We derived a stochastic model to account for the mean effects of near-surface submesoscale turbulent flows on the evolution of ocean surface wave fields. Specifically, we argued that due to the ubiquitous presence of submesoscale surface flow fields in the ocean, a wave packet’s trajectory deviates from a straight (great circle) propagation path, and—analogous to Brownian motion—this deviation takes the form of a random walk in geographical, intrinsic-frequency, and directional spaces. Based on Lagrangian and random walk theory we determined the ensemble mean and variance of the wavepacket position and frequency and direction for a wave ray bundle propagating through a random medium. We derived diffusion coefficients in each of the coordinate spaces, expressed in terms of the variance spectrum of the turbulent flows, and verified our theoretical results with Monte Carlo simulations. The scattering of surface waves on (sub)mesoscale turbulence can be accounted for in stochastic wave models by including a directional diffusion term in the action balance equation. Accounting for these subgrid refraction effects in operational forecast models will improve our ability to estimate swell arrivals, wave height decay (due to directional dispersion of swell fields) and the aperture of the directional distribution (due to a balance between geometric narrowing and diffusive spreading). Modeling errors in swell arrivals, wave heights, and—in particular—the directional aperture, have been widely observed, and some of these errors could likely be explained by accounting for submesoscale refraction effects. The changes in the wave statistics predicted by this theory are observable with standard oceanographic instruments, and direct empirical validation of these theoretical results is possible.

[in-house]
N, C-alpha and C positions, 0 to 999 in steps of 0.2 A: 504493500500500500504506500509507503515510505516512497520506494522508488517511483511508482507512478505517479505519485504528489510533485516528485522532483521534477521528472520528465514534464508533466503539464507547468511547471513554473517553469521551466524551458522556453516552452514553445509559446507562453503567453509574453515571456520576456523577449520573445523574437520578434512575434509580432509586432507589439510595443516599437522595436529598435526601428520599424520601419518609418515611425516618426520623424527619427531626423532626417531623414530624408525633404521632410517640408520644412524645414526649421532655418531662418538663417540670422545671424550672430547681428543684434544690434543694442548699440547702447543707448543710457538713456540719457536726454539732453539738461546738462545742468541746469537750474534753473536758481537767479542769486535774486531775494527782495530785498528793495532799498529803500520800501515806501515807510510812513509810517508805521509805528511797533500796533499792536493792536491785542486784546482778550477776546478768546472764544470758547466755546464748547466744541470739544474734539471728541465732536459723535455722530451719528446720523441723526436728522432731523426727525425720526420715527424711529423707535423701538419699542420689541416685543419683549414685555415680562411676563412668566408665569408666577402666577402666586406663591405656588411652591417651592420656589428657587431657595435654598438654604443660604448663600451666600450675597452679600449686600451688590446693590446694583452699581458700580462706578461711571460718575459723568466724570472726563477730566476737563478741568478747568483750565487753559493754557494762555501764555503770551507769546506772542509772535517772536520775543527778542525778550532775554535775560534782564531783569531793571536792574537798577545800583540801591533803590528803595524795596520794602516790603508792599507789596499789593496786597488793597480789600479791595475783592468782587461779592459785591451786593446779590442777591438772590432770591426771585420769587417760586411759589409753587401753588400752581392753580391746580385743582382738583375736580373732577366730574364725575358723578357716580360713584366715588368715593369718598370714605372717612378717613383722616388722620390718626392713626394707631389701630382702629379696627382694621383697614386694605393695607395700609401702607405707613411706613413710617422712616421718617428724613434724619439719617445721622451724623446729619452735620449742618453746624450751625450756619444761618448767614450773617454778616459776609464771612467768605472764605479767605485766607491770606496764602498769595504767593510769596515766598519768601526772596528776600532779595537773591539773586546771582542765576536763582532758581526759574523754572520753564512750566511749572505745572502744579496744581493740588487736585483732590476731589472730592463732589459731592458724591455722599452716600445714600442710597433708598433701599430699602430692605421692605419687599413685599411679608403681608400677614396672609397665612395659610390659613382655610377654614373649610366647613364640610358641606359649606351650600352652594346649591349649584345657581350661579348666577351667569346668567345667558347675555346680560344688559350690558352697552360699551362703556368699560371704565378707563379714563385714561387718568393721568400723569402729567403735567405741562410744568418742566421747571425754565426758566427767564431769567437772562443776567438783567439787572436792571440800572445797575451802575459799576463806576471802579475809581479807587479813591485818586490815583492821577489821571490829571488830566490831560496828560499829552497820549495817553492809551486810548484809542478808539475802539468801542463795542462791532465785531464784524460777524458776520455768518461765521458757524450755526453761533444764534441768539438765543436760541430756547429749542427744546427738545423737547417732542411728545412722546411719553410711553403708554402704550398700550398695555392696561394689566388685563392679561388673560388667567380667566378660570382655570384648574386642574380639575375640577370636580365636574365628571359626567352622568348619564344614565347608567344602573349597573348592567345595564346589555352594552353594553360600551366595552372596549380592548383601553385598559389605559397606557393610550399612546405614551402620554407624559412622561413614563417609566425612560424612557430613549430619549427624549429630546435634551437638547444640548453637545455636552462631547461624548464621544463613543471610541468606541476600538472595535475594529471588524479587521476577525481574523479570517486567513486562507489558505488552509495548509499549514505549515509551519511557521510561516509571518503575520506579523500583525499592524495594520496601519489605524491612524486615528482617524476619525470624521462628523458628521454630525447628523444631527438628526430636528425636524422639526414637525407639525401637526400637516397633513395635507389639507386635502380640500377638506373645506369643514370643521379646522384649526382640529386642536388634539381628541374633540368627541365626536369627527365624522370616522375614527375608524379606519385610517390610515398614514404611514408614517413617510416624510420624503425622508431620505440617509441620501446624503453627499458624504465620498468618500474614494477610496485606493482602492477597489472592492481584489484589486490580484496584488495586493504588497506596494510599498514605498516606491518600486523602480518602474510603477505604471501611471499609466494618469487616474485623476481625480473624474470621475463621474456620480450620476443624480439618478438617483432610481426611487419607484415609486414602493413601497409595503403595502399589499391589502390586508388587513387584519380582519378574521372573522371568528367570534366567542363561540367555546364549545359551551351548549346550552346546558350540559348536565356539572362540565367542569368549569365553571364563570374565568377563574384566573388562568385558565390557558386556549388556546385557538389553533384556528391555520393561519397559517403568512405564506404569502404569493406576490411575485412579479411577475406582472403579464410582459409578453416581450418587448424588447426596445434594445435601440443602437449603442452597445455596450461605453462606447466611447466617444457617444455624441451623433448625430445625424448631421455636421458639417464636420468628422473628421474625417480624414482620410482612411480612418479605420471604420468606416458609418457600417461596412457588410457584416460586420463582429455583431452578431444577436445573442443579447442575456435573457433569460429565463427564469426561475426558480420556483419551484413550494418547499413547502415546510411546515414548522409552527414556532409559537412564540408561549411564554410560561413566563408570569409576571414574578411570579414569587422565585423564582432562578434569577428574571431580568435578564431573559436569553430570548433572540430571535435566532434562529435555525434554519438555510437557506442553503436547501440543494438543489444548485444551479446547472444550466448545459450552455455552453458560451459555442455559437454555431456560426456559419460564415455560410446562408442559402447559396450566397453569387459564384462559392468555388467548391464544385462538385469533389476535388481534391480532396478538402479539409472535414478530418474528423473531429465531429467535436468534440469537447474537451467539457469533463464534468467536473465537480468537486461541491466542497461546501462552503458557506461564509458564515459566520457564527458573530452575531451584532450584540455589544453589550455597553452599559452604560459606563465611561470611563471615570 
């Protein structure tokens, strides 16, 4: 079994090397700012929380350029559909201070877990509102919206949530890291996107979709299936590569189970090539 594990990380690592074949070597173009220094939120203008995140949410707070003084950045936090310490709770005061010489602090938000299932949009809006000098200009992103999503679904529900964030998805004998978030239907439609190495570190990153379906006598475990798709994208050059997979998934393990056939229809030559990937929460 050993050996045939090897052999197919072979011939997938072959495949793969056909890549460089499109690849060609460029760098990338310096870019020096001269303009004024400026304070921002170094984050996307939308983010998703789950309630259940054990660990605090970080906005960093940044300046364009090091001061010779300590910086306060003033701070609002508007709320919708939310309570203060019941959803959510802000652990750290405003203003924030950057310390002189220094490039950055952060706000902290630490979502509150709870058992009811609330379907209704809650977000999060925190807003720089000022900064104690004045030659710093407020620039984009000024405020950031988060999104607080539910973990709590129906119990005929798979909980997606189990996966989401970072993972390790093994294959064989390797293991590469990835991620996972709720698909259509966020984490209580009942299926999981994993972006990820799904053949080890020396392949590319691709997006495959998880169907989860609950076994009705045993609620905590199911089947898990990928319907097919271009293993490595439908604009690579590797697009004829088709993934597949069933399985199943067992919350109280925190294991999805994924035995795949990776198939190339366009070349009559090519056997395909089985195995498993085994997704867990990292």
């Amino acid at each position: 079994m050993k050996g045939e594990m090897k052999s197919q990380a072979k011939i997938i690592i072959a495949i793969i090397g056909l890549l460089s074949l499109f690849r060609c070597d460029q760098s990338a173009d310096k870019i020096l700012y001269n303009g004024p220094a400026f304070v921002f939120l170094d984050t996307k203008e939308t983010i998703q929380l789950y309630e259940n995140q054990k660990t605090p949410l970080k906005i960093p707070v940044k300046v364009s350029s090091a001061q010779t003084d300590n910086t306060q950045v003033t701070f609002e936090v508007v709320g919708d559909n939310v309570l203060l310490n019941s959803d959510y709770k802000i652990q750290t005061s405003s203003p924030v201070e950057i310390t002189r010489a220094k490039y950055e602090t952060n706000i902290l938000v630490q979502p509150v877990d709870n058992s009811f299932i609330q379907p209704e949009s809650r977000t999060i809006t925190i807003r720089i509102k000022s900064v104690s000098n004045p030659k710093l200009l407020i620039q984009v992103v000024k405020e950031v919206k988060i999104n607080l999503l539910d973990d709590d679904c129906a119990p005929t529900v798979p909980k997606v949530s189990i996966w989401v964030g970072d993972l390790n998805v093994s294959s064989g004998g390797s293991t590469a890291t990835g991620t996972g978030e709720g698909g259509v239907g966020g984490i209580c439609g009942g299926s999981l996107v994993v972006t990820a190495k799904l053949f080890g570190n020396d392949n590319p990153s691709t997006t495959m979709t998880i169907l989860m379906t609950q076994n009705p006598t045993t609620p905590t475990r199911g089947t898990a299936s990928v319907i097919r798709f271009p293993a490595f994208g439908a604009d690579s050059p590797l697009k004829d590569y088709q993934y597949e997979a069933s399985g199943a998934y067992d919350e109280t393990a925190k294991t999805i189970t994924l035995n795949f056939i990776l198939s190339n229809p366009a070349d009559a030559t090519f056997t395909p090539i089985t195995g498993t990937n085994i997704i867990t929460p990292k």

Acknowledgments